By now, thanks to our real-time media world, you probably know that Miami Dolphins' defensive end Phillip Merling has been arrested for aggravated battery.
According to several reports, the alleged victim is also pregnant. I'm not writing to discuss the "innocent until proven guilty" debate. Clearly, there is NO excuse for striking a woman EVER.
I hope the allegations are untrue for the victim's sake not Merling's. I have to trust that the legal system will work itself out.
Regardless, Phillip Merling can not and will not start for the Miami Dolphins in 2010. He arguably won't even be on the team.
Merling's problem has never been a lack of talent. He just doesn't have the focus and work habits that an NFL starter needs.
Now, he has major legal troubles hanging over his head. How do you think his focus will be now?
Then there is the issue of what his teammates and peers will think. Sadly, domestic abuse is not all that uncommon in professional sports.
But, I would bet that the accusations of hitting a pregnant woman would bother any reasonable human being. In short, I don't think Merling will ever earn the respect of his teammates again.
Then there is the statement the organization will make from a public relations standpoint. The organization has suffered significant PR hits with Jeff Ireland's questioning of Dez Bryant and the departure of Jason Taylor with some of the fan base.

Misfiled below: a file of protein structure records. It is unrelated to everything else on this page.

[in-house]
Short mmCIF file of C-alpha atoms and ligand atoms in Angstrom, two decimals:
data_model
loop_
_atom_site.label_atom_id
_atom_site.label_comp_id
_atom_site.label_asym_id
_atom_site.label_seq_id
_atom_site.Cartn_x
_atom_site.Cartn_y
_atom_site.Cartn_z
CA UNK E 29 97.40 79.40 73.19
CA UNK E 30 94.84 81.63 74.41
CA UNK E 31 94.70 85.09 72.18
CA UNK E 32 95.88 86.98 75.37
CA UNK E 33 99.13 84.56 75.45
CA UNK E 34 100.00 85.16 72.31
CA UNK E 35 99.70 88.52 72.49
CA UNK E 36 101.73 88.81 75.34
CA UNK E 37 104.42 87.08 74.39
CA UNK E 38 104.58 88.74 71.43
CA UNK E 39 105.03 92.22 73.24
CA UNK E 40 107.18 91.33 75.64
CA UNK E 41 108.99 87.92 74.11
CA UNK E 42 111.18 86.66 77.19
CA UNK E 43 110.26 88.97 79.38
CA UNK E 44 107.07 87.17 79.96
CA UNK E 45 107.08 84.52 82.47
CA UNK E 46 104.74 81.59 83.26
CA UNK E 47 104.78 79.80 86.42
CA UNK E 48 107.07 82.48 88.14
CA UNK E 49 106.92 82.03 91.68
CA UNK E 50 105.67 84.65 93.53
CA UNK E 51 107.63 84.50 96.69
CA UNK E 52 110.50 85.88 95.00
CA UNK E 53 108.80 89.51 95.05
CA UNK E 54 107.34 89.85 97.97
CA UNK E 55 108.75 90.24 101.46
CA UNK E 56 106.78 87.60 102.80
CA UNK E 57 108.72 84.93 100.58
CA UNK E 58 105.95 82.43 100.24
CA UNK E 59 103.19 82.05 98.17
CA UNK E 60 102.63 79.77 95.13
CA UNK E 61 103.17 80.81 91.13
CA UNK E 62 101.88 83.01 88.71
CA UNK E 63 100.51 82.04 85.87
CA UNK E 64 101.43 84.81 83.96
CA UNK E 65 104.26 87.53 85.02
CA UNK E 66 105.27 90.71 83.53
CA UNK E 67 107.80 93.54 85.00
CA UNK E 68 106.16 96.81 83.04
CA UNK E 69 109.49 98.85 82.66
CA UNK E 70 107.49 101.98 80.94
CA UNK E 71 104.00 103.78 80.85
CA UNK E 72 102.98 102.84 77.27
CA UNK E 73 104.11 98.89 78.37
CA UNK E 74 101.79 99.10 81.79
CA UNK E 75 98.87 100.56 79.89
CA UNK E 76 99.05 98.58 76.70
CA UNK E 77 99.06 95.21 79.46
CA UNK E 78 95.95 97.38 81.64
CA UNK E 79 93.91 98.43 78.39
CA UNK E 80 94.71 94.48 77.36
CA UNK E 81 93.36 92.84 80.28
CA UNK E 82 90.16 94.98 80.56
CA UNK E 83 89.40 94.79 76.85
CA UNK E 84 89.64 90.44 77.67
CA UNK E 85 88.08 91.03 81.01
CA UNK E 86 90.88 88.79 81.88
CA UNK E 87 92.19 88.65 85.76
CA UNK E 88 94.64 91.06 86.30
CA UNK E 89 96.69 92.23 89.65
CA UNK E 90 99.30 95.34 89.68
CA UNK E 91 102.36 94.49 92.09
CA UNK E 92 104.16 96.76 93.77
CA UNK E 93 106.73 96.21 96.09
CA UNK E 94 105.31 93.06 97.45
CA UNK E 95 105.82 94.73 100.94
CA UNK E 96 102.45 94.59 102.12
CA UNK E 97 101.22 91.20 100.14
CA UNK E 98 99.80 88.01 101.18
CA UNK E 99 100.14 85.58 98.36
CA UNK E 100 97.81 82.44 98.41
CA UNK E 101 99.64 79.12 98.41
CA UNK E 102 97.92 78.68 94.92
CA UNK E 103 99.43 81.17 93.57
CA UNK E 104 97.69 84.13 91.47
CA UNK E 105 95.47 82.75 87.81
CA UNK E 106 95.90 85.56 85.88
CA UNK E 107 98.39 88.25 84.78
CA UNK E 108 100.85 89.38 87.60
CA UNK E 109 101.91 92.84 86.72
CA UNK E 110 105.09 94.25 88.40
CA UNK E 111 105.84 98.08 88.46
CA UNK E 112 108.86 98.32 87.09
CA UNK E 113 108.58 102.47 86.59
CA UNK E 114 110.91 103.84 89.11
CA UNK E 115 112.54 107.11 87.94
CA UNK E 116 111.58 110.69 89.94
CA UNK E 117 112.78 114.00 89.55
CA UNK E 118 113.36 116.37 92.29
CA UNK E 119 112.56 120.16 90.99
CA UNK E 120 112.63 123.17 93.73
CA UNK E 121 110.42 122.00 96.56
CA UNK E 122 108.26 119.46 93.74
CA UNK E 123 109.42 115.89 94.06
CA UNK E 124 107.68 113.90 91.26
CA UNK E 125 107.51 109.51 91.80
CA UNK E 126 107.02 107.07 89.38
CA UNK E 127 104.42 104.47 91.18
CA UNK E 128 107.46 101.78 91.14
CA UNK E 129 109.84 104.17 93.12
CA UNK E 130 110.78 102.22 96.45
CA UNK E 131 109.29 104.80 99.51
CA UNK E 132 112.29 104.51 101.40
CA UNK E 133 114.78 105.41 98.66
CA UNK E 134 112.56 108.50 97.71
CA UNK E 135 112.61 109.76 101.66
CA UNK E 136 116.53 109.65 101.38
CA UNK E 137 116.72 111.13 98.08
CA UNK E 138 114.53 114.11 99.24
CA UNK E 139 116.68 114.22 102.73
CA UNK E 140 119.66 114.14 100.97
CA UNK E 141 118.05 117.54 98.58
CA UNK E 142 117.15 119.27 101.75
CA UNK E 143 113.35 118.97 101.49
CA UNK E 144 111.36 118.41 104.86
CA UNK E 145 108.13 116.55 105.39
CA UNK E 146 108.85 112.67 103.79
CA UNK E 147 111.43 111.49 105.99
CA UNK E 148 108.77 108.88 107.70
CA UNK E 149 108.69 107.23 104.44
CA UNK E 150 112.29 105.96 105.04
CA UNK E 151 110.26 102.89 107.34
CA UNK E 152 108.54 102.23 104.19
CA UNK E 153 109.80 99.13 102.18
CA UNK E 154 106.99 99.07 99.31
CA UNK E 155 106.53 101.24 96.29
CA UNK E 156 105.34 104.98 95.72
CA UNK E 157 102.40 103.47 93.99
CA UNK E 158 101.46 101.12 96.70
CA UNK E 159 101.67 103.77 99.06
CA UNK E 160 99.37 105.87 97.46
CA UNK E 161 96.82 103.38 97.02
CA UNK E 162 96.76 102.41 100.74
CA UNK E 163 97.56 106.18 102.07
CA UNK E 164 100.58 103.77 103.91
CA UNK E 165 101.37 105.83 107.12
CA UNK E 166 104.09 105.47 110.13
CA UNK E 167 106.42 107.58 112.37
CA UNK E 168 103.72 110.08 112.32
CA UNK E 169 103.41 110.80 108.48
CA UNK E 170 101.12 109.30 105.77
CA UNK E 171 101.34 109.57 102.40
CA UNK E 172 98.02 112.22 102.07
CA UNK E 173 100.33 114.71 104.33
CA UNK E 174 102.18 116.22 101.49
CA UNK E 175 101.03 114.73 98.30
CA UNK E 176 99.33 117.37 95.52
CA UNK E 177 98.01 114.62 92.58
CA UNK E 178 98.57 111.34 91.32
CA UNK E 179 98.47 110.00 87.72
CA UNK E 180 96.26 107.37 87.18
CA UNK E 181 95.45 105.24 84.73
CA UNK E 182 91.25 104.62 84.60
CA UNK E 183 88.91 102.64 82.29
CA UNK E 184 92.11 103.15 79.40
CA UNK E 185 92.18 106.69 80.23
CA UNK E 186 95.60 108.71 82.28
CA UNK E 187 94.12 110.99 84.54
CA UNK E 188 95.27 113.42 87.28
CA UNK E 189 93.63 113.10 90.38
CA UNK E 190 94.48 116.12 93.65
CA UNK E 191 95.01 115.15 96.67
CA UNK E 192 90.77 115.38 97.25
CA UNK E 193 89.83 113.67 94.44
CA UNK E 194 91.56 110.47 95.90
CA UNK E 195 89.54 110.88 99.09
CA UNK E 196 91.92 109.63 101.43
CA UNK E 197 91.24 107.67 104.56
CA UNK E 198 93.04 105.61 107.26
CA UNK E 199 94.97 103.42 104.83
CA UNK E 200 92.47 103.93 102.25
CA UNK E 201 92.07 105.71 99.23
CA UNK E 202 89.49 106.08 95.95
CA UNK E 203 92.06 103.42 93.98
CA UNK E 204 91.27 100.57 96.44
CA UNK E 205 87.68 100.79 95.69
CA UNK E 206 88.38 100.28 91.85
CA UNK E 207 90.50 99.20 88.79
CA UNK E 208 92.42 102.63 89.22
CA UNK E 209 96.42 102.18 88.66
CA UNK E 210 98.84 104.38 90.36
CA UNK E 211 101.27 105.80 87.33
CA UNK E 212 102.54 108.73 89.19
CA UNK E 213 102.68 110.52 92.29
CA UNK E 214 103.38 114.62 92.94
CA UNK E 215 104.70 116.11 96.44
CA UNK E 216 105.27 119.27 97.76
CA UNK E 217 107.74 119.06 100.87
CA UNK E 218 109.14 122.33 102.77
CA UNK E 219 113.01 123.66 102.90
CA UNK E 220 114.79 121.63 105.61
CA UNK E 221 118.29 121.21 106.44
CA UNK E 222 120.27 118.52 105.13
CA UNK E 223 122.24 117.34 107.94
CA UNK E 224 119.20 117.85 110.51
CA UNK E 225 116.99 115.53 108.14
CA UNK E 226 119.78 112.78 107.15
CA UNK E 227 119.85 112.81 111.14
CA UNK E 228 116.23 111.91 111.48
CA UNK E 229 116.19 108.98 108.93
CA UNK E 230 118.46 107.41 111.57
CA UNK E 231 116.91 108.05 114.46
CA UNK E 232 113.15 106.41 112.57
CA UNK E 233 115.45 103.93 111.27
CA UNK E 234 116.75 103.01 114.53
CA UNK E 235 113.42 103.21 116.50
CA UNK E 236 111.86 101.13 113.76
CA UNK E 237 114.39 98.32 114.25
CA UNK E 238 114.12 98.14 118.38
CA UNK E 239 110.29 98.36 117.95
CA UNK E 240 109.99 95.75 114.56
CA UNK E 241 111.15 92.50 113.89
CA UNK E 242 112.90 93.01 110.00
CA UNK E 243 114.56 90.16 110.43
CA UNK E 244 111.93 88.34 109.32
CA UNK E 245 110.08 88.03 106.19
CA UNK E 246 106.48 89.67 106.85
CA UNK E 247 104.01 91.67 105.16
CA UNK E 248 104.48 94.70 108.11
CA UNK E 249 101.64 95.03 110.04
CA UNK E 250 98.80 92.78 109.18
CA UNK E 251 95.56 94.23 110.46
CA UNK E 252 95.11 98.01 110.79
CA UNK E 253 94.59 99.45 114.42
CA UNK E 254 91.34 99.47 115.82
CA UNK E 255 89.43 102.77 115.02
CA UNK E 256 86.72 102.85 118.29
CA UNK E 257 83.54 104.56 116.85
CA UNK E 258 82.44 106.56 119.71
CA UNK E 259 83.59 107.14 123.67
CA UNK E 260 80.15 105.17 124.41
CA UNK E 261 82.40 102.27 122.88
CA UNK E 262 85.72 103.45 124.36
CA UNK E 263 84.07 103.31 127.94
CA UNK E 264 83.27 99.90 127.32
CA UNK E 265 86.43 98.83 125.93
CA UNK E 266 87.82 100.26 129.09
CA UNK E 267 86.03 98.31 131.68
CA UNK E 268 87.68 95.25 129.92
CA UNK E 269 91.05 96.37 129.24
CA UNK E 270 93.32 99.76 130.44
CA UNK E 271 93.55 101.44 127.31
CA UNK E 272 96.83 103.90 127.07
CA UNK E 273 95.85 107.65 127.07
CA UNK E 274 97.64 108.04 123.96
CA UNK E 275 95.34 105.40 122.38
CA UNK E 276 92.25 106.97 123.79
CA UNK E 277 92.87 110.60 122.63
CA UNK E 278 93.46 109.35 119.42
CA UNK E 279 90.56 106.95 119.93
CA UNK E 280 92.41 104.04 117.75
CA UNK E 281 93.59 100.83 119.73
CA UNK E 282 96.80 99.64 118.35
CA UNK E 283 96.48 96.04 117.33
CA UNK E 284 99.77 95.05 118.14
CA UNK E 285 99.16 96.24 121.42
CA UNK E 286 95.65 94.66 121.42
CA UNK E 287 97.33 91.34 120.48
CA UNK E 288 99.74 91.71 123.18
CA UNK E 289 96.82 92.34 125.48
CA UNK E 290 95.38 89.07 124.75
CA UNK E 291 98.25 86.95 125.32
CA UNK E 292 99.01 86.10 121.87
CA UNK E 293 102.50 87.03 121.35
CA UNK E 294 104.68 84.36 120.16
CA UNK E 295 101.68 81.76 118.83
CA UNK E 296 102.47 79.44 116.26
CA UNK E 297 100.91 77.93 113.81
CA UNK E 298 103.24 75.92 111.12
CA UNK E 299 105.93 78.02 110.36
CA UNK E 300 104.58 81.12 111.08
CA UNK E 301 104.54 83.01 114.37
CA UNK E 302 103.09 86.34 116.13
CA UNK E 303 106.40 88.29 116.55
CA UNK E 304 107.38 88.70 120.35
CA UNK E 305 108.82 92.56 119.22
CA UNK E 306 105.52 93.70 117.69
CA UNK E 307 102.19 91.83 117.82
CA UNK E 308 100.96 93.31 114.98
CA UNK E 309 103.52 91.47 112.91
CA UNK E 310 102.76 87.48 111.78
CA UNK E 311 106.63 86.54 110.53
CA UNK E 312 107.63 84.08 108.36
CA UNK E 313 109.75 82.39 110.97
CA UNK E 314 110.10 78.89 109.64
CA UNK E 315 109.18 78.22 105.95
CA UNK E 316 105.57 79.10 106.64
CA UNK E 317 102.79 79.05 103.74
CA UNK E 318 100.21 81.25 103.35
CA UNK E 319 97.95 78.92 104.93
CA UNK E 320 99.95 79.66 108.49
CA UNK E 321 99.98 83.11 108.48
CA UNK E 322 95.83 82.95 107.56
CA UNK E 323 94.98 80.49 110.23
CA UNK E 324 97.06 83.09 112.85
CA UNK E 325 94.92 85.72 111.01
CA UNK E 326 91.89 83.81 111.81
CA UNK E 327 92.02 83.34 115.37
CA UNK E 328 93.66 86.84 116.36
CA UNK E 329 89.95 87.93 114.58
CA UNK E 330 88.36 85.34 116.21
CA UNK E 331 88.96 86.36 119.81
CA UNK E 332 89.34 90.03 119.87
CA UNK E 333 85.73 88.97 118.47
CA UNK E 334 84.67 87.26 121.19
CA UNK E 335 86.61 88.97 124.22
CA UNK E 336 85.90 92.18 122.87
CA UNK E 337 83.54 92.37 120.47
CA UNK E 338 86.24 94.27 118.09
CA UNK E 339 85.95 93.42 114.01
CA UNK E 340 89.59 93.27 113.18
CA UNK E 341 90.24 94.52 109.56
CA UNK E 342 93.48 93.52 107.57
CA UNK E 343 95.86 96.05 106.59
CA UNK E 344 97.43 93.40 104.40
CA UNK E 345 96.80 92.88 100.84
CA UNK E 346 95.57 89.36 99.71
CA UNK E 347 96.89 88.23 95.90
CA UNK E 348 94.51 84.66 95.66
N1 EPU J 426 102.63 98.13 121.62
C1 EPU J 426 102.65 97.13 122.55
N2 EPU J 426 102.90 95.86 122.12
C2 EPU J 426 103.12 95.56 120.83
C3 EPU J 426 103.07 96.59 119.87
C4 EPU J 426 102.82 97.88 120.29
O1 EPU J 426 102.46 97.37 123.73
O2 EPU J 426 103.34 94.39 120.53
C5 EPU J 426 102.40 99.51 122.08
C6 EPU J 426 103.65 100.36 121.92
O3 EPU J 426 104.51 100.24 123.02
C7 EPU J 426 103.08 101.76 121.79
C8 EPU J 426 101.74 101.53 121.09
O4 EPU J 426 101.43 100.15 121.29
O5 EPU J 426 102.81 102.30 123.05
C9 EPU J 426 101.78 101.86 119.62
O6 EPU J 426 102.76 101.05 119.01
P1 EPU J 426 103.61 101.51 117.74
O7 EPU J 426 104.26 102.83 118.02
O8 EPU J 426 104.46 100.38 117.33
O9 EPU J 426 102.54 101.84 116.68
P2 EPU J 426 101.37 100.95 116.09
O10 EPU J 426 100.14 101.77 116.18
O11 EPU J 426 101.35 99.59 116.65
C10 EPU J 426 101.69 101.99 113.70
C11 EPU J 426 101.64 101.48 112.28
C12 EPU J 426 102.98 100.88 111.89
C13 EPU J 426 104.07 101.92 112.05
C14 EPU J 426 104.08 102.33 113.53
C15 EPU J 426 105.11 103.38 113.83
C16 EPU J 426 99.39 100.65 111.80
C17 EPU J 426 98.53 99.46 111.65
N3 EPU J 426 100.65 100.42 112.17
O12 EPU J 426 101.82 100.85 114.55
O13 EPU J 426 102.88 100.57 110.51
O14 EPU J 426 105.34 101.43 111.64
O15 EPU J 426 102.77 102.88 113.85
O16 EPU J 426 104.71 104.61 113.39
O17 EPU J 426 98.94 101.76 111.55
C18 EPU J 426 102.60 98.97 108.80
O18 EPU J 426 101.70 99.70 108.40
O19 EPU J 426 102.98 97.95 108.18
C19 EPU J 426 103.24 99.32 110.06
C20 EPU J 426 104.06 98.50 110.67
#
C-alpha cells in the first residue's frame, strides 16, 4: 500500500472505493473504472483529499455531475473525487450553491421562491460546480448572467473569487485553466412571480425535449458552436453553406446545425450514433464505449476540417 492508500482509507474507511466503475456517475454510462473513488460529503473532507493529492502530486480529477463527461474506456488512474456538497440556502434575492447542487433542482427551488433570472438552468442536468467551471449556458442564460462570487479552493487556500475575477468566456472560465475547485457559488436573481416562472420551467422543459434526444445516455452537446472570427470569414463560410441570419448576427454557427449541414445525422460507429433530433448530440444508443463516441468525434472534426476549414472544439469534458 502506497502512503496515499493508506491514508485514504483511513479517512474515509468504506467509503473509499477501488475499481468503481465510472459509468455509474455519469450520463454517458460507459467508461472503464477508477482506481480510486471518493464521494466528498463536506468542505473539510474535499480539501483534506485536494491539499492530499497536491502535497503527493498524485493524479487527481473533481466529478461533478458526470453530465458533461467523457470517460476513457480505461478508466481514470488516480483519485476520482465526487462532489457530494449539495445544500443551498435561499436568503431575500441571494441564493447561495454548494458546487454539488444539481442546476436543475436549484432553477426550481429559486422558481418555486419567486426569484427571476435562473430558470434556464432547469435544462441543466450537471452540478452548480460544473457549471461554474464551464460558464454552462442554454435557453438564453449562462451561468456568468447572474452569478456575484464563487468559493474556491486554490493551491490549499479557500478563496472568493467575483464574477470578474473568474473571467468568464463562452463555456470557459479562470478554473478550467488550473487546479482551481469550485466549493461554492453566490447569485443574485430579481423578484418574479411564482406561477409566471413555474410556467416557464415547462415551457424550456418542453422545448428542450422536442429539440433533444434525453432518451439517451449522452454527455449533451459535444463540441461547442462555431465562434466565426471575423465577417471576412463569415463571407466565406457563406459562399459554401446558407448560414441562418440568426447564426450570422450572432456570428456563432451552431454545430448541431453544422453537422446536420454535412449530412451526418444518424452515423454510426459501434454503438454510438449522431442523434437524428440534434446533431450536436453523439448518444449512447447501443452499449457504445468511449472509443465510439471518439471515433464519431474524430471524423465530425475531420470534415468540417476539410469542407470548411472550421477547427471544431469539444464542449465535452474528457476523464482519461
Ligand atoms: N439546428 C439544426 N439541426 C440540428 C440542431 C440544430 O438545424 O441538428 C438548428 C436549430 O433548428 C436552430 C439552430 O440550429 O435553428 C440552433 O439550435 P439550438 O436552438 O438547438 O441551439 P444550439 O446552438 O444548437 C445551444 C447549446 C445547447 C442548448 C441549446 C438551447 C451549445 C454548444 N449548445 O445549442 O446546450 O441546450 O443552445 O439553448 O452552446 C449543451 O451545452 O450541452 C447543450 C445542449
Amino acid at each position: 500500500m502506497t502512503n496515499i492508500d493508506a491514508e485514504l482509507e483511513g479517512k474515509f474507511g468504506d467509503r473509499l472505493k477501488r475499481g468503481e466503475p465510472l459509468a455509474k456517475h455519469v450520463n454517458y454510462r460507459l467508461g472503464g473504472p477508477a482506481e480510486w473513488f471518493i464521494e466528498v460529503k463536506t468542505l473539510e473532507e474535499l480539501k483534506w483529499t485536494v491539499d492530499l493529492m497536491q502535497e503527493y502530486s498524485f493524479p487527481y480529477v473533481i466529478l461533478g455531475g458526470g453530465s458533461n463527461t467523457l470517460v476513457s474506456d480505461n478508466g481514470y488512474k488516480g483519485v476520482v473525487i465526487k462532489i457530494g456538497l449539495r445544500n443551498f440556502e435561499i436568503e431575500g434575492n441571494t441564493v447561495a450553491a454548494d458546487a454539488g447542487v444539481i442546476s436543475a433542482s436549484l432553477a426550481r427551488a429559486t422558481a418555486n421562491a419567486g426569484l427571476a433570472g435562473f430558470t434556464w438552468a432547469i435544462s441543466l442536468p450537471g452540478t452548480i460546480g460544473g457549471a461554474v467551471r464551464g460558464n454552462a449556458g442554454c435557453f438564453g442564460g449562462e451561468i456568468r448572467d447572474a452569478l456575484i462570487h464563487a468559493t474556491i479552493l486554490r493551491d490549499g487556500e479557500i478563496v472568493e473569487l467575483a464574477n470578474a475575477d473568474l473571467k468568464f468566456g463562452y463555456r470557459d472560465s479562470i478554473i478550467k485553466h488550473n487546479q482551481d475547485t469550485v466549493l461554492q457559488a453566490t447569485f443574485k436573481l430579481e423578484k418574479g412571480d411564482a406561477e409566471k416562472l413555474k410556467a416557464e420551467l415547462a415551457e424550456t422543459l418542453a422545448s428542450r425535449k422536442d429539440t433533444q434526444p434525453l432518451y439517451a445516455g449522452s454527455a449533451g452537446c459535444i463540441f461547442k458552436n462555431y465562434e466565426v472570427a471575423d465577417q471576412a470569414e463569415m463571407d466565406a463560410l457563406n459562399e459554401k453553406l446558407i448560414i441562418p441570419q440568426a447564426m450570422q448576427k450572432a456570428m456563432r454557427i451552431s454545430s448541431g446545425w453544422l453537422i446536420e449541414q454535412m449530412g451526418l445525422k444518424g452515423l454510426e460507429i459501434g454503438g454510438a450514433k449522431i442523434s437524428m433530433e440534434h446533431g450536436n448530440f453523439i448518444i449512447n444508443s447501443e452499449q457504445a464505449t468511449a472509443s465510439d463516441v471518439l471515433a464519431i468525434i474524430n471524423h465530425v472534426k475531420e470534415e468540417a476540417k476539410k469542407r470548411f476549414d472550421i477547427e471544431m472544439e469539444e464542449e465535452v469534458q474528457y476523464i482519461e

It's highly questionable whether they want the specter of Merling's alleged actions hanging over the team as well. I bet that they don't and whether it's sooner or later they jettison the Clemson product.
Enter Jared Odrick. The rookie defensive end had his own share of maturity concerns during his Penn State career—just not in any way comparable to Merling's.
Odrick's play was considered somewhat inconsistent during his first couple of seasons. Then, right after his junior year, he was cited for disorderly conduct after allegedly being in a fight with three other students and another college aged man. He was fined $430.
Despite this minor offense, Odrick blossomed subsequently both on and off the field. He was named as a team captain and one of the principle reasons he was drafted in the first round of this year's NFL draft was for his non-stop motor and relentless play.
NFL teams don't typically like to start rookies, but given Merling's actions, the Miami Dolphins might just need to do just that.